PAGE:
Mas’ dilemma

In order for CiU to approve this year’s Catalan budget they seem to have no choice but to reach an agreement with PP. Agreements which are now less understood by CiU’s voters. Because that would mean dealing with a party whose first measures taken since reaching power in the Valencian Country and Balearic Islands have been aimed at attacking the core of the Catalan language educational system. Even in Catalonia PP’s leader Alicia Sánchez-Camacho has demanded the dismantling of the Catalan immersion system in schools, following last year’s sentence by the Spanish Constitutional Court.

Therefore, PP’s predictable demands in exchange for their support to this year’s Generalitat’s budgets will be aimed against Catalonia’s already fragile national structures that have been recovered during the last 30 years. Like, for instance, the Generalitat’s international branches.

Unfortunately it would not be possible to approve the budget with ERC’s support alone (even though ERC’s symbolical support would be a display of national responsibility and I’m sure a more pleasing view than seeing Mas’ party go hand in hand with an openly anti-Catalan party) so Mas is pointing at PSOE for help. Mas has warned PSOE and ERC that they are acting irresponsibly since the opposition have to understand that the blame of the budget cuts goes also to them because their actions led to the current situation. However, both PSOE and ERC are lacking the necessary leadership after having disappeared from the political arena due to their collapse in the previous elections. So PP, even without getting more voters than during their height back in 1995, has become decisive in Catalonia.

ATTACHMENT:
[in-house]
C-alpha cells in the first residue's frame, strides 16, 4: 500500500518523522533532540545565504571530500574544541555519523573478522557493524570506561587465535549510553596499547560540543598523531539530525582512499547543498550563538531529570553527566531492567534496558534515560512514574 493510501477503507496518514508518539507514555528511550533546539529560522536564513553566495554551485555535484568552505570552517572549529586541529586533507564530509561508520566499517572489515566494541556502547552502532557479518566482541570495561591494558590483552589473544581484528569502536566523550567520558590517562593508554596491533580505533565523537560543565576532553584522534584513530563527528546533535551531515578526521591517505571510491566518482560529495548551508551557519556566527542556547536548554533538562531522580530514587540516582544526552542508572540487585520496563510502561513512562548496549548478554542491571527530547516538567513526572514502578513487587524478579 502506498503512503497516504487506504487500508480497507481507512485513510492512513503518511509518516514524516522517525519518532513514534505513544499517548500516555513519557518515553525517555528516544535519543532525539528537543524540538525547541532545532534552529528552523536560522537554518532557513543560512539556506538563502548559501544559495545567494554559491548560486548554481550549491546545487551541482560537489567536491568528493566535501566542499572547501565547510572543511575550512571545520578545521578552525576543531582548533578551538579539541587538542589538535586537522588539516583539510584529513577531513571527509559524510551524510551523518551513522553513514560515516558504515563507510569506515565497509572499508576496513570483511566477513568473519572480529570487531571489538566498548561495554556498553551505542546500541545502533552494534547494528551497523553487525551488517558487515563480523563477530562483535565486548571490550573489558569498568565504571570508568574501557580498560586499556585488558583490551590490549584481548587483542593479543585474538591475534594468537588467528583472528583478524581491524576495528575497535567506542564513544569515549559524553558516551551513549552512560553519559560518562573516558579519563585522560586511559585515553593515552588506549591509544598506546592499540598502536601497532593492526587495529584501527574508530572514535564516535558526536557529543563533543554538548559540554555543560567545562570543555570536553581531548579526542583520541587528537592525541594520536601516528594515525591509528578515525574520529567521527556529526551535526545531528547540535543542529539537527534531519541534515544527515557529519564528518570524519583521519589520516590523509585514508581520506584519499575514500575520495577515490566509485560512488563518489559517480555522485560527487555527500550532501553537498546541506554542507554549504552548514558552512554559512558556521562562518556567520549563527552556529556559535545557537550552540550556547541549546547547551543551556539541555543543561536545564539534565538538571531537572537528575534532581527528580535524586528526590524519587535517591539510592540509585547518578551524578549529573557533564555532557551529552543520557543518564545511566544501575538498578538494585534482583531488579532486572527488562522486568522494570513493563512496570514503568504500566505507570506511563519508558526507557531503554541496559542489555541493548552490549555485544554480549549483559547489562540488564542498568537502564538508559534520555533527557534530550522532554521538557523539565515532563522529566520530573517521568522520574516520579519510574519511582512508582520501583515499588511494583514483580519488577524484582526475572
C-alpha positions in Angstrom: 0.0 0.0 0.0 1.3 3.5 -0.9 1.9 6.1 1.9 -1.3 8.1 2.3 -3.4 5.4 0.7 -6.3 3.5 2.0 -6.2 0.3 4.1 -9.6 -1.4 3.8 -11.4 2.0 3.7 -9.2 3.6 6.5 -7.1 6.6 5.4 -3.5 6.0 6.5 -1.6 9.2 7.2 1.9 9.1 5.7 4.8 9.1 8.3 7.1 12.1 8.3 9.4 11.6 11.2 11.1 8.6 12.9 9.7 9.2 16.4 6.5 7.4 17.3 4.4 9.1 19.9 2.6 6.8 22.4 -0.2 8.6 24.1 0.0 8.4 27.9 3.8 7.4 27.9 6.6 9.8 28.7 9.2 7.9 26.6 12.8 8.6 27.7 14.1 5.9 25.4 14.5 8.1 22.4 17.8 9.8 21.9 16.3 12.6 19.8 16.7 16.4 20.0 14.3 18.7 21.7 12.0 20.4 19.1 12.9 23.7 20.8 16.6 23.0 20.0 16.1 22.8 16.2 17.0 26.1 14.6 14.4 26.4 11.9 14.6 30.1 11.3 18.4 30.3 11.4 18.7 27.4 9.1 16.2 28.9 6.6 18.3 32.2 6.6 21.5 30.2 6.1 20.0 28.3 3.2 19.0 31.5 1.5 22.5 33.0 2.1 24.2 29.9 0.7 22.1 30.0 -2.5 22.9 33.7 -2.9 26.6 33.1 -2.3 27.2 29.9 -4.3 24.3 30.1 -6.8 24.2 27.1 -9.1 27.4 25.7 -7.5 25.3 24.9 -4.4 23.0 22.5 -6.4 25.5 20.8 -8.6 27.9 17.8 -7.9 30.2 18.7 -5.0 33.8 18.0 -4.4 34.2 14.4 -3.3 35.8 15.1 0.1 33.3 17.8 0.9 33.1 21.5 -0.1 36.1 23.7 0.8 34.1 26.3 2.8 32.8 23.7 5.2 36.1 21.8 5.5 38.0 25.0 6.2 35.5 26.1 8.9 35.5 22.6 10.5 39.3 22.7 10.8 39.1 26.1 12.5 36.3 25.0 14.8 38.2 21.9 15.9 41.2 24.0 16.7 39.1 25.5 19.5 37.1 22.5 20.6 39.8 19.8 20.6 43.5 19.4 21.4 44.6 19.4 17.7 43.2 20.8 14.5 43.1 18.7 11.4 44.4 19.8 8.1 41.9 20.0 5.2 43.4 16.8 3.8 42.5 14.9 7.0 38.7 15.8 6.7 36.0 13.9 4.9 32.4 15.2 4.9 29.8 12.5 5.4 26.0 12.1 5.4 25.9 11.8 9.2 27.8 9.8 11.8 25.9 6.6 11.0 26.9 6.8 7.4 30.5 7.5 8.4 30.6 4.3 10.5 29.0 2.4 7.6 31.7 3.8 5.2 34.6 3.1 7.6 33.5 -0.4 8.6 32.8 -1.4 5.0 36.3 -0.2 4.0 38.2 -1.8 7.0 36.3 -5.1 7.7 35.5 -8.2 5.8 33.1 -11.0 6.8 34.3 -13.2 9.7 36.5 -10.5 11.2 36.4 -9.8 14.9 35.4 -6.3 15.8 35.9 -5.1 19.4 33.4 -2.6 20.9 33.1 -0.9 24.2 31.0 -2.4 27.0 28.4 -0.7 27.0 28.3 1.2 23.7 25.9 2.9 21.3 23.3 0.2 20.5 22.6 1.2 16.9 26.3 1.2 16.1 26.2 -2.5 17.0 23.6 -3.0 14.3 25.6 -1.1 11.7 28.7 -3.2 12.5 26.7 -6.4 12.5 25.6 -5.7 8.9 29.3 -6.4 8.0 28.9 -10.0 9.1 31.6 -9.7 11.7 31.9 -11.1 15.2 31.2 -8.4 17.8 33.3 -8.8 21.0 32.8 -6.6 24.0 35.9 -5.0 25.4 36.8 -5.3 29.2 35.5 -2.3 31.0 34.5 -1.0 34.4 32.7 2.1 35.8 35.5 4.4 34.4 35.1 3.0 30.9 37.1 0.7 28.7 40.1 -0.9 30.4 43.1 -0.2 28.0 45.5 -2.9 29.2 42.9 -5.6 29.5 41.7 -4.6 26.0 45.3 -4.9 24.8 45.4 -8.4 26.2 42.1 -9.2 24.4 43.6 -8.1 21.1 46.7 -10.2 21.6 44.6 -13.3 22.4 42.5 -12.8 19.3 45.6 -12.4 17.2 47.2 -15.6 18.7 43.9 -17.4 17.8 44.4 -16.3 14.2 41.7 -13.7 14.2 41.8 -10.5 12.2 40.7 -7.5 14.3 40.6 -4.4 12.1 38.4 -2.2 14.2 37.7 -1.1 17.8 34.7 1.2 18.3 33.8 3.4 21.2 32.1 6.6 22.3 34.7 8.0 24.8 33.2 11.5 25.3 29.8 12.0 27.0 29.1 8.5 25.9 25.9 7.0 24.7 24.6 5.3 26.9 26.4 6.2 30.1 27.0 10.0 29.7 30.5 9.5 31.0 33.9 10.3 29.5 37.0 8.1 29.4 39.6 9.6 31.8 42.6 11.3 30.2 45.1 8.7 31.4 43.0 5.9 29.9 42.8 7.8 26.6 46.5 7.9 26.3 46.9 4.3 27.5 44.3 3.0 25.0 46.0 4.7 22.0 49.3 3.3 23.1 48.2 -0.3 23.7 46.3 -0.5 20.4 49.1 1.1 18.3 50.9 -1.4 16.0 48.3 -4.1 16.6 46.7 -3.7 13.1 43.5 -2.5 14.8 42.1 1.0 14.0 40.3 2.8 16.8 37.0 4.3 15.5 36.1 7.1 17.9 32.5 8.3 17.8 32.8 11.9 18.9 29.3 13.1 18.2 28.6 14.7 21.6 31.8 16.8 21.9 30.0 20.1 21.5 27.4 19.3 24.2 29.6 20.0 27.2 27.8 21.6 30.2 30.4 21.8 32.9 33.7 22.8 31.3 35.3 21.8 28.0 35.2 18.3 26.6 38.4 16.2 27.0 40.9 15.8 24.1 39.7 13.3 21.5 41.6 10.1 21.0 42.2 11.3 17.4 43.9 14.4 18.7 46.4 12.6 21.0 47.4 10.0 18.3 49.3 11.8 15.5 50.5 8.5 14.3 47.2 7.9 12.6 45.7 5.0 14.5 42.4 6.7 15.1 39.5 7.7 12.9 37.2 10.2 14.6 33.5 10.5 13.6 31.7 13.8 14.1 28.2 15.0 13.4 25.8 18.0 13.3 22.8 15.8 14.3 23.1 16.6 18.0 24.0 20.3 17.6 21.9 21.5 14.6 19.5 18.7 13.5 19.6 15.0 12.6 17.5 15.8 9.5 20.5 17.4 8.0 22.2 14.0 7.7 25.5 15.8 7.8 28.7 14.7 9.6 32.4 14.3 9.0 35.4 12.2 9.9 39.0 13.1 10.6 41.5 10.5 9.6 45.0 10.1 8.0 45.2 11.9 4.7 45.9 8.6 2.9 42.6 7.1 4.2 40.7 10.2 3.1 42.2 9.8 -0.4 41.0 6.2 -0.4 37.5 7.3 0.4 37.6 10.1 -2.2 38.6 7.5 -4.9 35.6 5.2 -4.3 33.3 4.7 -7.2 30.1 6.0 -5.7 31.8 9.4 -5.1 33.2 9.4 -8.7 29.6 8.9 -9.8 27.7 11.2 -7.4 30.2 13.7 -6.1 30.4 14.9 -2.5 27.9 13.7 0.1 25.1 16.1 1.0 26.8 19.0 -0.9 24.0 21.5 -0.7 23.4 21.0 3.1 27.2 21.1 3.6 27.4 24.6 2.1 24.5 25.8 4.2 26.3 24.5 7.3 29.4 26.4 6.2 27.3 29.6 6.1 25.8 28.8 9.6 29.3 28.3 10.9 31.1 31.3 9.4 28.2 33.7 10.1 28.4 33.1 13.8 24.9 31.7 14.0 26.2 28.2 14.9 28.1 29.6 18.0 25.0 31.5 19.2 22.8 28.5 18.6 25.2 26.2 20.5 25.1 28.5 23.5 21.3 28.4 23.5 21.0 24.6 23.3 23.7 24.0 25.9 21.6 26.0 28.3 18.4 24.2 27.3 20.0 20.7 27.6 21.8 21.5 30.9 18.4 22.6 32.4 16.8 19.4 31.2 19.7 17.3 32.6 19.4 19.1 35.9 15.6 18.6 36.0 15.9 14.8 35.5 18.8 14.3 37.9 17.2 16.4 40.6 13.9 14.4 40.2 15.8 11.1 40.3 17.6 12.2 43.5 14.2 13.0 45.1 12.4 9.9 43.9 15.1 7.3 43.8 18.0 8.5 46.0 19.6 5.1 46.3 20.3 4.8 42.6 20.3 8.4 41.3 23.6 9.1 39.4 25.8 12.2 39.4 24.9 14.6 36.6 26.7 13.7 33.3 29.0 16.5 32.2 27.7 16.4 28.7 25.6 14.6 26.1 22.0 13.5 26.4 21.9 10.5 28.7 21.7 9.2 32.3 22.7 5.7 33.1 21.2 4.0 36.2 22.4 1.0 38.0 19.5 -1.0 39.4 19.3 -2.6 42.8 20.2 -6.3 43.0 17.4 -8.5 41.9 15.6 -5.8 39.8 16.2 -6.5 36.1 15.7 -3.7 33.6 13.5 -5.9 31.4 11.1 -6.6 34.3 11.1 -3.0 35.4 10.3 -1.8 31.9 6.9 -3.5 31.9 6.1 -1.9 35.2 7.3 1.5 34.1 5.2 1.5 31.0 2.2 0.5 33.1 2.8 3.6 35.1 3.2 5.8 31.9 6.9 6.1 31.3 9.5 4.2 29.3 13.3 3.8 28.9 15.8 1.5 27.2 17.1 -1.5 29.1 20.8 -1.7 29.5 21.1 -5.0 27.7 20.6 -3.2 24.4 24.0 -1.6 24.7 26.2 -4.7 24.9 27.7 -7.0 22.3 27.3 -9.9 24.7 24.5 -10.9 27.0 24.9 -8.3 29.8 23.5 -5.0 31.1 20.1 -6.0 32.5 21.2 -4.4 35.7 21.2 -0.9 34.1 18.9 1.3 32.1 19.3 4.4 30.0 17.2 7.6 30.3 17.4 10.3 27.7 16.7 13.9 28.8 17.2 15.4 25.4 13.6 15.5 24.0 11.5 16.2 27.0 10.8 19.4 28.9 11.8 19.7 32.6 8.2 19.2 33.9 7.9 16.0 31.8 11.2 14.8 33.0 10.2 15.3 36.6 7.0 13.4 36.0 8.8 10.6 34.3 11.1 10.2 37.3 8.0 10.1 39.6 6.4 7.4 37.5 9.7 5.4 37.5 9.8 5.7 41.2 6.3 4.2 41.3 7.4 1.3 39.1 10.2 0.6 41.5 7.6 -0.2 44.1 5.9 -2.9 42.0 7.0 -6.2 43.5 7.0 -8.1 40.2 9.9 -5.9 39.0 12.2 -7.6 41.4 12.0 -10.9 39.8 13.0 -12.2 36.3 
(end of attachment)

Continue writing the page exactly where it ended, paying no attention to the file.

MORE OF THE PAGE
If the budget is not approved by the Parliament Mas has announced there’ll be elections (link in Catalan). The opposition groups think Mas is bluffing, is he? I think not. Under that scenario the consequences would probably bring a massive majority for CiU which, will reinforce Mas position to defend Catalonia’s interests in the face of the predictable absolute majority of PP in Spain in the upcoming Spanish elections and may mean a landslide for both PSOE and ERC that could potentially deepen their downfall to an unknown degree.

Mas has proven some character in defying the Spanish Government by approving a budget that doesn’t meet Spain’s target for Catalonia’s deficit (on the other hand, a stituation provoked by Spain’s refusal to pay Catalonia 1.5 billion euros it owes it) but on the other he is failing to properly denounce the fiscal plundering. Those 22 billion euros that never come back to Catalonia and are the main cause of Catalonia’s endemic financial problems. Until I see a serious debate about the fiscal deficit on the Catalan Public TV I will not be entirely convinced of Mas’ commitment to finish Catalonia’s chronic lack of resources.

The final questions are, now that CiU has as much power as it is possible to be had in Catalonia one wonders why, instead of advancing in national construction we have to take these cuts or why CiU’s many independentists do not raise their voices. These are questions CiU must answer if they want to continue being Catalonia’s central party.

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